“Of all the gin joints, in all the towns, in all the world, she walks into mine”
- CASABLANCA Screens at The Hi-Pointe Theater in St. Louis Saturday morning February 14th at 10:30am
CASABLANCA was the last movie that the Tivoli showed in the 35mm format (about 2 years ago) – and now you’ll have the chance to see it presented in a sharp digital presentation when it plays this Saturday morning at The Hi-Pointe as part of their monthly Classic Film Series.
I there was ever a film deserved to be considered a classic then CASABLANCA is it, Even if you haven’t seen it before you’ll recognize much of the dialogue; it is probably the most quoted, and misquoted, film of all time. Humphrey Bogart is excellent in this career defining role as bar owner Rick Blaine who has come into possession of two “letters of transit” which guarantee the holders unhindered passage out of Casablanca. He has these as Ugarte (Peter Lorre), the man who asked him to look after them, was captured by the Vichy French police before he could get them back. Ugarte had been planning to sell the documents to Victor Laszlo (Paul Henreid), a Czech nationalist who is fleeing from Nazi occupied Europe to the United States via neutral Portugal. Things are complicated by the fact that Laszlo’s wife Ilsa (Ingrid Bergman) had a relationship with Rick before the fall of Paris and he never really got over her.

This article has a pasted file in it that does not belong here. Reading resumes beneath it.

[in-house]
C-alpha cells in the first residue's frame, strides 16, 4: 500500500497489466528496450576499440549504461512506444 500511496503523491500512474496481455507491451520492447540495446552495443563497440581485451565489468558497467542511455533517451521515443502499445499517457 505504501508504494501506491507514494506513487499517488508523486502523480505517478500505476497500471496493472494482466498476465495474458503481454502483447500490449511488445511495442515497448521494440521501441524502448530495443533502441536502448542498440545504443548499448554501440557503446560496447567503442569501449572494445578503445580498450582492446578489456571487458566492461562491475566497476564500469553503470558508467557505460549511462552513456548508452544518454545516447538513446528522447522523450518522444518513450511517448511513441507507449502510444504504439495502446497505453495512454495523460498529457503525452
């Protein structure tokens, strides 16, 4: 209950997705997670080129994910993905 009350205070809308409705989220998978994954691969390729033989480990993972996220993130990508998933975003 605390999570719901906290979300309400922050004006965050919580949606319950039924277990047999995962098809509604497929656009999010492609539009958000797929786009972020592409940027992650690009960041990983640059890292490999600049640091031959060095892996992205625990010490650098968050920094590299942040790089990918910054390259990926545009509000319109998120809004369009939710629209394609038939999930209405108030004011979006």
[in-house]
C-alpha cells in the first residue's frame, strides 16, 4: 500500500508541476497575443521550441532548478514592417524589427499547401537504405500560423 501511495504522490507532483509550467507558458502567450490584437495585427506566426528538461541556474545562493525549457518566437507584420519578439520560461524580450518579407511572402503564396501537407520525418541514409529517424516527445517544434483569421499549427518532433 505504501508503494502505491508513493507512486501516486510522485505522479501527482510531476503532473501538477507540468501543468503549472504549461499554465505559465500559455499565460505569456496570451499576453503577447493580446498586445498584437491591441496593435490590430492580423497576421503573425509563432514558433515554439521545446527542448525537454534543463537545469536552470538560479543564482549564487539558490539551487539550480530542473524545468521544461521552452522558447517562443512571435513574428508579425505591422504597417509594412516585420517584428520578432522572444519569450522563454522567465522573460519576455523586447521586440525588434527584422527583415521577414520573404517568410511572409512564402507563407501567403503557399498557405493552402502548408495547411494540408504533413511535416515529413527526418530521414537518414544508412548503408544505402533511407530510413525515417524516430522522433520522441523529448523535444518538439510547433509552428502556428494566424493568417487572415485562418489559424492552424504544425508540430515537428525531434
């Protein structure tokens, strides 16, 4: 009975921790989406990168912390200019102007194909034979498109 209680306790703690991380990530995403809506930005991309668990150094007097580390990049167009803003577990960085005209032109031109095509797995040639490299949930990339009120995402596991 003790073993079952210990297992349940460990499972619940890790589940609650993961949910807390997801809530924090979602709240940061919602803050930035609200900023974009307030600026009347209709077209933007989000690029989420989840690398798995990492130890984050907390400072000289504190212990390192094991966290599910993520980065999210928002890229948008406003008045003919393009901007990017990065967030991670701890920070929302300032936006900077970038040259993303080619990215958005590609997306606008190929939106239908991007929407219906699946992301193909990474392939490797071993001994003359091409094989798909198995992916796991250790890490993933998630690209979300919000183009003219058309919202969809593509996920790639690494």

Right up until the end we don’t know what Rick will do, perhaps he will let Victor and Ilsa have the letters, perhaps he will let Victor have them on condition that Ilsa stays with him or perhaps he will betray Victor and leave Casablanca himself with Ilsa. Bogart isn’t the only great performance; Ingrid Bergman is fantastic as Ilsa, there is a real chemistry between her and Bogart, Claude Rains is great as the French policeman who’s loyalty is likely to change depending on who he thinks is likely to be the most use to him and Paul Henreid’s restrained performance as Victor Laszlo is faultless too.
It is hard to say what genre this film is, it is one of the great romances, it is also a war film, a thriller and even has some subtle comedy moments. Don’t be put off by the film’s age or the fact that it is in black and white – CASABLANCA is a must see. Whatever your tastes you owe it to yourself to watch this at least once, although I suspect few people will only want to watch it just once.
Now you have the opportunity to see CASABLANCA on the big screen this Saturday (Feb 14th) at 10:30am at St. Louis’ best theater: The Hi-Pointe (1005 McCausland Avenue, St. Louis, MO 63117)
Admission is $5
Doors open at 10am
The Hi-Pointe’s site can be found HERE